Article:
The battle for Damascus grinds on

Goran Tomasevic reports: Rebel fighters in Damascus are disciplined, skilled and brave.

In a month on the frontline, I saw them defend a swathe of suburbs in the Syrian capital, mount complex mass attacks, manage logistics, treat their wounded – and die before my eyes.

But as constant, punishingly accurate, mortar, tank and sniper fire attested, President Bashar al-Assad’s soldiers on the other side, often just a room or a grenade toss away, are also well drilled, courageous – and much better armed.

So while the troops were unable to dislodge brigades of the Free Syrian Army from devastated and depopulated neighborhoods just east of the city centre – and indeed made little effort to do so – there seems little immediate prospect of the rebels overrunning Assad’s stronghold. The result is bloody stalemate.

I watched both sides mount assaults, some trying to gain just a house or two, others for bigger prizes, only to be forced back by sharpshooters, mortars or sprays of machinegun fire.

As in the ruins of Beirut, Sarajevo or Stalingrad, it is a sniper’s war; men stalk their fellow man down telescopic sights, hunting a glimpse of flesh, an eyeball peering from a crack, use lures and decoys to draw their prey into giving themselves away. [Continue reading…]

David Rohde writes: The Obama administration’s policy toward Syria is a failure. Iran, Hezbollah and Russia are funneling more aid, armaments and diplomatic cover to Bashar al-Assad. And Syrian rebels who once hailed the United States now loathe it.

Across the country, pro-Assad forces use airplanes, Scud ballistic missiles and artillery to level rebel controlled neighborhoods. While Syrian insurgents fight with the tragi-comic “D.I.Y. weapons” displayed in this Atlantic slide show.

In an incisive essay published this week in the London Review of Books, Ghaith Abdul-Ahad, a journalist with the Guardian, described the continued atomization of the Syrian opposition. Abdul-Ahad, an Iraqi who covered the dissolution of his own nation, freely admits that “we in the Middle East have always had a strong appetite for factionalism.” But then he delivers a damning description of how prevarication in Washington creates deepening anti-Americanism among the rebels.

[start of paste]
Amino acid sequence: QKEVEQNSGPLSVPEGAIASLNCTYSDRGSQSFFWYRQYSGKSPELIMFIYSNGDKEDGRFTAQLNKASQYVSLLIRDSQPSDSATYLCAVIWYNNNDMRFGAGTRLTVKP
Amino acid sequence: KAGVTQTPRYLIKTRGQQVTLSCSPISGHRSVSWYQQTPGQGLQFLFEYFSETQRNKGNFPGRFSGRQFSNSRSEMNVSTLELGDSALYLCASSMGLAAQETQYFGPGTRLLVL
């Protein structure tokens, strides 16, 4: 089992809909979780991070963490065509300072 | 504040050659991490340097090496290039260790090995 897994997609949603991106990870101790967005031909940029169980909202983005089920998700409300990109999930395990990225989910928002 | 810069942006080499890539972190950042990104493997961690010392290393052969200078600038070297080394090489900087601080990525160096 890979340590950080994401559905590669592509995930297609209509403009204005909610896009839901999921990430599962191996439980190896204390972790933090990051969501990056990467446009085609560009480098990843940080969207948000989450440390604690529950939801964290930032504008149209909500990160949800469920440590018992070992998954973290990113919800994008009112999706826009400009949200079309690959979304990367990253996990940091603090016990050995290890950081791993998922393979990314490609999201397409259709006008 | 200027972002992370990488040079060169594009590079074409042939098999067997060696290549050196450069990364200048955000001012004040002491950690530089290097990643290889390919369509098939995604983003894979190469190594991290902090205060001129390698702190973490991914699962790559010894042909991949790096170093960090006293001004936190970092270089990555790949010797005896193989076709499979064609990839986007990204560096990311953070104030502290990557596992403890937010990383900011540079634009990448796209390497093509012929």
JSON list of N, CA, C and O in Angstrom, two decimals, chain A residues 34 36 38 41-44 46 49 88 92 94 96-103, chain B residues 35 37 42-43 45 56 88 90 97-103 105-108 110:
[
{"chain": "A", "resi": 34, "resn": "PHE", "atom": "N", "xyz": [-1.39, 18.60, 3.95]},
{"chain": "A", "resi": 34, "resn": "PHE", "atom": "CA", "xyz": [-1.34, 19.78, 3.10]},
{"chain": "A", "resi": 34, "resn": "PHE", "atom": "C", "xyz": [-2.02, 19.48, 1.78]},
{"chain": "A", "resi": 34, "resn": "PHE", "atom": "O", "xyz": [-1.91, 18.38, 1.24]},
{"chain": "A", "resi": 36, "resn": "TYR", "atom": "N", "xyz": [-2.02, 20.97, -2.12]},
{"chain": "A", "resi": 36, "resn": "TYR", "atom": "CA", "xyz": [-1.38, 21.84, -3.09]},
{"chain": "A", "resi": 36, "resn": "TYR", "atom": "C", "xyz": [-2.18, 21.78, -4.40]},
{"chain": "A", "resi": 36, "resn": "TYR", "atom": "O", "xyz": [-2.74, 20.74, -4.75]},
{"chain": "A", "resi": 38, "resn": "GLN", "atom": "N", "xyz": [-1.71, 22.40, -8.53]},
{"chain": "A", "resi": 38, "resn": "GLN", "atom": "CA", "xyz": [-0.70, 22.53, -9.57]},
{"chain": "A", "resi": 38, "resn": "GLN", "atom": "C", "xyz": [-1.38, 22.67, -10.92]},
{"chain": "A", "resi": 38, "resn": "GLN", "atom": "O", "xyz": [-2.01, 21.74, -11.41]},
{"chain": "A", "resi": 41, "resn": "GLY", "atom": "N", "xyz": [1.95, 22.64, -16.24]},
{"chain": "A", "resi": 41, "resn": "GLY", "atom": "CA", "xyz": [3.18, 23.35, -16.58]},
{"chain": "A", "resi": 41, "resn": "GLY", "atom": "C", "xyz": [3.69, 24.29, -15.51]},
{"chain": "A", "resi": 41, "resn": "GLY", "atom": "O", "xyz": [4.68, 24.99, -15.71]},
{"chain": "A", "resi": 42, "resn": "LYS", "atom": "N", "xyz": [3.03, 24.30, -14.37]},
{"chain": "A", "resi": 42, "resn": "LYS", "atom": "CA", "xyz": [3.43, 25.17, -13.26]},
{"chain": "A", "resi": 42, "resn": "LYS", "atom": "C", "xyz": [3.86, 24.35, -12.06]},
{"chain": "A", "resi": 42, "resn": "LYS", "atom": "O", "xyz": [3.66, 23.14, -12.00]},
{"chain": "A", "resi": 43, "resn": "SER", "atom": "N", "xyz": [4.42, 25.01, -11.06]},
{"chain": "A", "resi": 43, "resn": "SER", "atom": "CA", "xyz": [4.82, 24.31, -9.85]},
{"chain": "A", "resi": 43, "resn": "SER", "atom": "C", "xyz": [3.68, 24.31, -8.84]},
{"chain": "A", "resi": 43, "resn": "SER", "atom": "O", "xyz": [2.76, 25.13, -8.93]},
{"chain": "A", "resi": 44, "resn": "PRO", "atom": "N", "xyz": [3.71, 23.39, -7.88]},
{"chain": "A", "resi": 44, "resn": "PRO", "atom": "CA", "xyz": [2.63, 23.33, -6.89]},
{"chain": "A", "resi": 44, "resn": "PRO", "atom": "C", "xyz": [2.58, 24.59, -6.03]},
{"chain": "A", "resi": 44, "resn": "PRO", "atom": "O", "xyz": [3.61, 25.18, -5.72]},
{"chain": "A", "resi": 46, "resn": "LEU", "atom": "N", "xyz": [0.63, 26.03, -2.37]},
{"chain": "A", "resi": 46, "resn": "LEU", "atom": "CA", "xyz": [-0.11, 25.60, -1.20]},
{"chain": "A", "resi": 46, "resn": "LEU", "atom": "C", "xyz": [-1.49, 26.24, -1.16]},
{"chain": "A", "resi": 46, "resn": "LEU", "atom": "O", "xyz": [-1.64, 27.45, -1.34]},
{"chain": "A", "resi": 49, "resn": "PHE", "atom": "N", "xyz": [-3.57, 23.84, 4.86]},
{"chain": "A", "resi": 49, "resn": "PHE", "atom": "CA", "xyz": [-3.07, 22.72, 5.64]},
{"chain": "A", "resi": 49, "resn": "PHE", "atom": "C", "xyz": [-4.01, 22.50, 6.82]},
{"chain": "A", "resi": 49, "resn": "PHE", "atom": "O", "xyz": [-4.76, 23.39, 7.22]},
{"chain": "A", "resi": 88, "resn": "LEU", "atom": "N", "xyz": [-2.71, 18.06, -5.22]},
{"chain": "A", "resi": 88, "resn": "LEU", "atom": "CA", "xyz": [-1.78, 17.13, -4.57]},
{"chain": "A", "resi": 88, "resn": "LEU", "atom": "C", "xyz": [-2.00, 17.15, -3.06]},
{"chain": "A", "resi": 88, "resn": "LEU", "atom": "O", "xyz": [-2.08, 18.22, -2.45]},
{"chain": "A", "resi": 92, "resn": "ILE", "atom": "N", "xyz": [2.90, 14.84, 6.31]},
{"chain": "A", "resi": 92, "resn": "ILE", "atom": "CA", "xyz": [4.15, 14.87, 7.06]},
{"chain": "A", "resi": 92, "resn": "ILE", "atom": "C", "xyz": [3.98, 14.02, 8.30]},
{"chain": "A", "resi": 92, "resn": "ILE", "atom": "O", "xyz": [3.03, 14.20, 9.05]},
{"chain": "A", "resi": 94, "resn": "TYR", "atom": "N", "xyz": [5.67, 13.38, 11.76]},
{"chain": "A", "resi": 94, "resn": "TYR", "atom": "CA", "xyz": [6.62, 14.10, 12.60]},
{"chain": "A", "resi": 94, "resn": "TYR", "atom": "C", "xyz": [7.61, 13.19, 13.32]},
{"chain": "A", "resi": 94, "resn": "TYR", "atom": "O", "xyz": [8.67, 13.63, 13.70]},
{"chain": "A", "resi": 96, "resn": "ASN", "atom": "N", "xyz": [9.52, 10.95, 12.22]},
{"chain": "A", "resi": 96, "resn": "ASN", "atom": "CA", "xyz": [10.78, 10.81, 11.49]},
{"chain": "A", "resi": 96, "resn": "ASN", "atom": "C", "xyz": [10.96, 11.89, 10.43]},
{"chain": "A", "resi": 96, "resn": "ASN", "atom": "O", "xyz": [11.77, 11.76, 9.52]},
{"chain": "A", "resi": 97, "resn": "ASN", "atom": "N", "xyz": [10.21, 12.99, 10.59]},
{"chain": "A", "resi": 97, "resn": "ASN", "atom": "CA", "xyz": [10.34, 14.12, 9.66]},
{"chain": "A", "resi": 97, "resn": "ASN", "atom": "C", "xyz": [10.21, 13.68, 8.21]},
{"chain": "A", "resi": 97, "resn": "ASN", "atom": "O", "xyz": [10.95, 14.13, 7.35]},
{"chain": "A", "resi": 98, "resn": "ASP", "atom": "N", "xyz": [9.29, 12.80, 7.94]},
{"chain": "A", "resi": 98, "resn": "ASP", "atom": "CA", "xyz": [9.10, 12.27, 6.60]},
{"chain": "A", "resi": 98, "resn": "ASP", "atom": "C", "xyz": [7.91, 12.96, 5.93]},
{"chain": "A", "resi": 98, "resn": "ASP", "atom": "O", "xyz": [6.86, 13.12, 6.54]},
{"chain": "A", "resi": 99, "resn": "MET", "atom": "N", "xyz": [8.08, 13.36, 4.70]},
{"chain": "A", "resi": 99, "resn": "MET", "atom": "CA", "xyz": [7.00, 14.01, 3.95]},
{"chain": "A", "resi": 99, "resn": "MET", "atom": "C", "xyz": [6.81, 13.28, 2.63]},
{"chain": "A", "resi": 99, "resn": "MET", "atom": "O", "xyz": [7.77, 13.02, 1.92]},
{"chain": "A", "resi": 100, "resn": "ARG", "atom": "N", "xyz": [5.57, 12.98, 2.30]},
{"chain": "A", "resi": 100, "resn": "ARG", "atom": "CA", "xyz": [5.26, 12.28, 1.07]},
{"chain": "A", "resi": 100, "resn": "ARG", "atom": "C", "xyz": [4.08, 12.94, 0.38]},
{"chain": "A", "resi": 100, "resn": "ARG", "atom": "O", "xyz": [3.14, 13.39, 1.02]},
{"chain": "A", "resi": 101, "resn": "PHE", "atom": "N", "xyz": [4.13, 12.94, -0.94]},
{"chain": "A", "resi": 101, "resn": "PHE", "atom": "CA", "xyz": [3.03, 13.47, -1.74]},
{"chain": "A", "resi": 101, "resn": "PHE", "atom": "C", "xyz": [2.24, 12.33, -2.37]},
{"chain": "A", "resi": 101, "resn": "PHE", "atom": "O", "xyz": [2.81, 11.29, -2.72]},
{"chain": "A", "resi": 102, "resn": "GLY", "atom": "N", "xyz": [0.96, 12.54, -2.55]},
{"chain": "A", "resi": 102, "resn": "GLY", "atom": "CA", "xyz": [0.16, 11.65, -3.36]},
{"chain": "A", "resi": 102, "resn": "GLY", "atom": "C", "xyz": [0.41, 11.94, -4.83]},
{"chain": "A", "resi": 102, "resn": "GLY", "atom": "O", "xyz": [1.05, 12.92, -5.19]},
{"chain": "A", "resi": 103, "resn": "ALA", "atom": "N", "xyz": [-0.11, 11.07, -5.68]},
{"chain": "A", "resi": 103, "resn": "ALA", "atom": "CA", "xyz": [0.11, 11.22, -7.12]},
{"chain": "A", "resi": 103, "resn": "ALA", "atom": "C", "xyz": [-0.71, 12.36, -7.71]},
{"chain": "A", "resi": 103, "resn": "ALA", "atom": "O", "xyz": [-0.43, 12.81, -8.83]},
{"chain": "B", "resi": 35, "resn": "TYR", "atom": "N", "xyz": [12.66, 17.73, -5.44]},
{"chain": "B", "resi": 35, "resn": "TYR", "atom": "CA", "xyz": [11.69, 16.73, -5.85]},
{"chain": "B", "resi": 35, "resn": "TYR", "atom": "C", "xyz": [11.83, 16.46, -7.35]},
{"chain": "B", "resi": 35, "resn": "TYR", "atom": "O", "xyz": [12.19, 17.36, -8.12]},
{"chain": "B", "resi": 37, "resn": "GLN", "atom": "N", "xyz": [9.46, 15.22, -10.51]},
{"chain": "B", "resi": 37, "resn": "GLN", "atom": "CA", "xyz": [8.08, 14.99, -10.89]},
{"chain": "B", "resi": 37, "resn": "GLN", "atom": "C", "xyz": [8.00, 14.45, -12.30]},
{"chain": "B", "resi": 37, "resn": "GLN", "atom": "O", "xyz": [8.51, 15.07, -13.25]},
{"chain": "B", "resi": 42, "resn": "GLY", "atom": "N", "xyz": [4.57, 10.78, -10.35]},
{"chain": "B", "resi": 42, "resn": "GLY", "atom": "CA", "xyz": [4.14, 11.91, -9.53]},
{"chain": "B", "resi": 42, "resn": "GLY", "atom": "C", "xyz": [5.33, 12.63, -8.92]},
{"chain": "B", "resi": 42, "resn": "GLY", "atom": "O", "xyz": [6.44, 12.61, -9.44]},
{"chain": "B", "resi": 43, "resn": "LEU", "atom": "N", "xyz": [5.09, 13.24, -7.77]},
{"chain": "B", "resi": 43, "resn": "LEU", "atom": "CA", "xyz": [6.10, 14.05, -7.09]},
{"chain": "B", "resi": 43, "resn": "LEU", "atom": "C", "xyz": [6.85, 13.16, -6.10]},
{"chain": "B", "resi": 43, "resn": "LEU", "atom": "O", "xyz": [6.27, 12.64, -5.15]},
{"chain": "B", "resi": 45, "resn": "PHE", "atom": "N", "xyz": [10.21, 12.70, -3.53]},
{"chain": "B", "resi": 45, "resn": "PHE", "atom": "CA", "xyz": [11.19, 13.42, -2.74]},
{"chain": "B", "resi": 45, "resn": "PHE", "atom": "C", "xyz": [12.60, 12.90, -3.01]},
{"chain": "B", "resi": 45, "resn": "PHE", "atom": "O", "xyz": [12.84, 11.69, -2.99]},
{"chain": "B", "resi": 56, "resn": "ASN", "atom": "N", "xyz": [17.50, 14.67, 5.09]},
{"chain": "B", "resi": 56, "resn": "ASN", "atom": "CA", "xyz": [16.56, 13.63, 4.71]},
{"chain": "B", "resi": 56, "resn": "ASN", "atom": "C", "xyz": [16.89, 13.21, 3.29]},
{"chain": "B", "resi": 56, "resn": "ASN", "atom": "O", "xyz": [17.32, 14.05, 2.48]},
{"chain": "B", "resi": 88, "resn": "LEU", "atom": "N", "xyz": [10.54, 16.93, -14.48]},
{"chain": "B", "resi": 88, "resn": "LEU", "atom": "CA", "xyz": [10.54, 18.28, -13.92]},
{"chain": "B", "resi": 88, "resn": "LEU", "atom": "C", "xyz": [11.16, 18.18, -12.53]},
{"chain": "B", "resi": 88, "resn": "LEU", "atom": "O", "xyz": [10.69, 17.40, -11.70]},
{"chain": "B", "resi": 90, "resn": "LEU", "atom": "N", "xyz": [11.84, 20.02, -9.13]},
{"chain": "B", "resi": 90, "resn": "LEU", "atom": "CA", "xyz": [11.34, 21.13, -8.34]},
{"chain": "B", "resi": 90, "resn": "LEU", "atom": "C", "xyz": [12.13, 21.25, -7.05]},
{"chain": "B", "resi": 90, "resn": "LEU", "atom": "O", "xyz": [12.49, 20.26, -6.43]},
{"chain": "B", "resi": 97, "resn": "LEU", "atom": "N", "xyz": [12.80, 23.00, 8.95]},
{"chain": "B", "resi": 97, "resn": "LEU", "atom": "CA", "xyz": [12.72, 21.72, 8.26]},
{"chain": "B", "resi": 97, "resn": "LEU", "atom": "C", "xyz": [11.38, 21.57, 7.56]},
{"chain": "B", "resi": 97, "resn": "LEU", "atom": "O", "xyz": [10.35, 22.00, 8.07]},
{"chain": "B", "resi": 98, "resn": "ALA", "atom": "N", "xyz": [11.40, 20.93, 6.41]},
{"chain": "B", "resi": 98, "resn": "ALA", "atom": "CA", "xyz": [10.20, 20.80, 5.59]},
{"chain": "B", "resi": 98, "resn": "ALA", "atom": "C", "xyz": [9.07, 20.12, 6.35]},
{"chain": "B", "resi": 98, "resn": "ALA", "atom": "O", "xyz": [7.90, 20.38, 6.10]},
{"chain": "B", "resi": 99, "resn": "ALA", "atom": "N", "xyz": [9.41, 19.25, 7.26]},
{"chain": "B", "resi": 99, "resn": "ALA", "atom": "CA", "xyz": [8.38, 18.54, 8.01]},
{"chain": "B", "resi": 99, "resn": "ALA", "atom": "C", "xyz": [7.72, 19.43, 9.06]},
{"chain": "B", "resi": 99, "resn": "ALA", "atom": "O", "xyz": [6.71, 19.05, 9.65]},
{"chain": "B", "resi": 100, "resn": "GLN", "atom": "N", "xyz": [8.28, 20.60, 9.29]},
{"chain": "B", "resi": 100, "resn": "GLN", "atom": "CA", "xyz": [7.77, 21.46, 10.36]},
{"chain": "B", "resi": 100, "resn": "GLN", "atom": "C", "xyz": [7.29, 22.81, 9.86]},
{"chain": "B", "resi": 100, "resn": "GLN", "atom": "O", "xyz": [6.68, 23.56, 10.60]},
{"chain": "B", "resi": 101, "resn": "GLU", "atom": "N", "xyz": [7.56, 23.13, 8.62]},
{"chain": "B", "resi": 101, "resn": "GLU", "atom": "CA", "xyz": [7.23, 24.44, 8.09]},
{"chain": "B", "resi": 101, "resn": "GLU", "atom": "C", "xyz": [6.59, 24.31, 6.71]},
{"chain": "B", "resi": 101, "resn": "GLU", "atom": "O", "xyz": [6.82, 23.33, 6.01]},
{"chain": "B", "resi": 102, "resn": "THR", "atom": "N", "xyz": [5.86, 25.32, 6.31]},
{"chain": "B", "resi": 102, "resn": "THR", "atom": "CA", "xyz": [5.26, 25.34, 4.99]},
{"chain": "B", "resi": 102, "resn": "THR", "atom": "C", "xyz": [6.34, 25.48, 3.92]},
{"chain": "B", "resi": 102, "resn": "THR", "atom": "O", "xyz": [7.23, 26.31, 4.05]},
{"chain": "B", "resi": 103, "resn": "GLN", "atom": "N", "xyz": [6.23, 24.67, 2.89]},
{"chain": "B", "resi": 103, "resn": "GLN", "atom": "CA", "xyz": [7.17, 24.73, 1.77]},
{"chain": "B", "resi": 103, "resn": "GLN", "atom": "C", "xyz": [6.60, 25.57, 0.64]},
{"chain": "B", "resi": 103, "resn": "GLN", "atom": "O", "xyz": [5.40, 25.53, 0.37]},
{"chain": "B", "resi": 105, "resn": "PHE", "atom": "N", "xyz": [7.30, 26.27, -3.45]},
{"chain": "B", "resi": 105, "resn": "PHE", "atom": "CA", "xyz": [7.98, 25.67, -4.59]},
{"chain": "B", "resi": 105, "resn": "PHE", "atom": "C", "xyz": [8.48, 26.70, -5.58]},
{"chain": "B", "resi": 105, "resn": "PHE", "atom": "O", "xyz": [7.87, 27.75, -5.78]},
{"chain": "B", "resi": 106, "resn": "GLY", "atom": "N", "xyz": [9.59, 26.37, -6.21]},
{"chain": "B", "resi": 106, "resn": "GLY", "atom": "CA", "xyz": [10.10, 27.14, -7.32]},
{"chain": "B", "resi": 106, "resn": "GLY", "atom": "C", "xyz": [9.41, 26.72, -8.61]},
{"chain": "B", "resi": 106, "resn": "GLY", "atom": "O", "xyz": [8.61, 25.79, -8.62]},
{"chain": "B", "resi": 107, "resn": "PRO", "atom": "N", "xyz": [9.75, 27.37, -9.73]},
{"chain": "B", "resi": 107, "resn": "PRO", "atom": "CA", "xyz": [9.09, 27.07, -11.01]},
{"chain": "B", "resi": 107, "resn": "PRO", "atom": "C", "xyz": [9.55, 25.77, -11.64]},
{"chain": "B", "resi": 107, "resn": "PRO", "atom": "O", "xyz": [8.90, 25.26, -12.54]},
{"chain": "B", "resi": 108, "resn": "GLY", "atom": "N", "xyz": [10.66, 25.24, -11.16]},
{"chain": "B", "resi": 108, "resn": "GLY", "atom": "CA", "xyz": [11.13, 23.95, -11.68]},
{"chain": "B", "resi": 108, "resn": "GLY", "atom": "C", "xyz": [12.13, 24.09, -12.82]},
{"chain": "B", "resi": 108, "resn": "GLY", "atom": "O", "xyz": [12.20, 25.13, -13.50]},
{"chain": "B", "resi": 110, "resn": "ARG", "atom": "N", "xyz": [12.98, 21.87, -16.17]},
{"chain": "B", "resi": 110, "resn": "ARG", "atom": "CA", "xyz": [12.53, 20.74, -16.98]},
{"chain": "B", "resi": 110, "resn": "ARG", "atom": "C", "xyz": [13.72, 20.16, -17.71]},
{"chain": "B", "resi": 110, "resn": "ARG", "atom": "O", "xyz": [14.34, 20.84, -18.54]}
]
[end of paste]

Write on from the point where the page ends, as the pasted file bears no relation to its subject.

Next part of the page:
“Why are the Americans doing this to us?” one rebel commander demands. “They told us they wouldn’t send us weapons until we united. So we united in Doha. Now what’s their excuse?”

In the meantime, hard-line jihadists and their funders in the Persian Gulf are filling the void.

“Maybe we should all become jihadis,” the exasperated commander declares. “Maybe then we’ll get money and support.”

The time has come for the Obama administration to mount a new policy in Syria. But don’t expect one anytime soon.

In an interview on Thursday, a senior administration official played down a report in the The New York Times Monday that President Barack Obama might reconsider arming Syria’s opposition. The official confirmed that Obama rejected a proposal last year from four of his top national security advisers that the U.S. arm the rebels.

But he said a subsequent review by American intelligence officials had concluded that only a large infusion of sophisticated weaponry would tip the military balance against the Assad regime.

“We have to assess what it would take to change the calculus,” the official said, “and hasten the transition.”

Repeating prior arguments, the official said the administration opposed supplying the rebels with anti-aircraft missiles out of concern that the weapons could fall into the hands of jihadists.

“God forbid a U.S. weapon be used to strike an Israeli passenger plane or land in Israel,” said the official, who asked not to be named.

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